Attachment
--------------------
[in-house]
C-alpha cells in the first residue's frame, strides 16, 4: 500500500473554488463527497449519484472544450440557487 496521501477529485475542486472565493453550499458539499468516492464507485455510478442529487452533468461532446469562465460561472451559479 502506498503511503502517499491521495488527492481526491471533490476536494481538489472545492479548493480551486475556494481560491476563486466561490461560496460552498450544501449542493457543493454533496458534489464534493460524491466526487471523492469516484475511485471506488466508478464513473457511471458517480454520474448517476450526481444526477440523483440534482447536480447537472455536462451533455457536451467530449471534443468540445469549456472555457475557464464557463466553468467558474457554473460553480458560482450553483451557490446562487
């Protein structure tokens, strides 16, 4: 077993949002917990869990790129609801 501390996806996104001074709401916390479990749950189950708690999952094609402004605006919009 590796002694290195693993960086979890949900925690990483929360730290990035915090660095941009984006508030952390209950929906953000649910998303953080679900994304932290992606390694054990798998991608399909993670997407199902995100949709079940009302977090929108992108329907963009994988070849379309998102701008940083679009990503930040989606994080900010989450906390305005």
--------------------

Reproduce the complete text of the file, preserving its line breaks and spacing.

[in-house]
C-alpha cells in the first residue's frame, strides 16, 4: 500500500473554488463527497449519484472544450440557487 496521501477529485475542486472565493453550499458539499468516492464507485455510478442529487452533468461532446469562465460561472451559479 502506498503511503502517499491521495488527492481526491471533490476536494481538489472545492479548493480551486475556494481560491476563486466561490461560496460552498450544501449542493457543493454533496458534489464534493460524491466526487471523492469516484475511485471506488466508478464513473457511471458517480454520474448517476450526481444526477440523483440534482447536480447537472455536462451533455457536451467530449471534443468540445469549456472555457475557464464557463466553468467558474457554473460553480458560482450553483451557490446562487
């Protein structure tokens, strides 16, 4: 077993949002917990869990790129609801 501390996806996104001074709401916390479990749950189950708690999952094609402004605006919009 590796002694290195693993960086979890949900925690990483929360730290990035915090660095941009984006508030952390209950929906953000649910998303953080679900994304932290992606390694054990798998991608399909993670997407199902995100949709079940009302977090929108992108329907963009994988070849379309998102701008940083679009990503930040989606994080900010989450906390305005």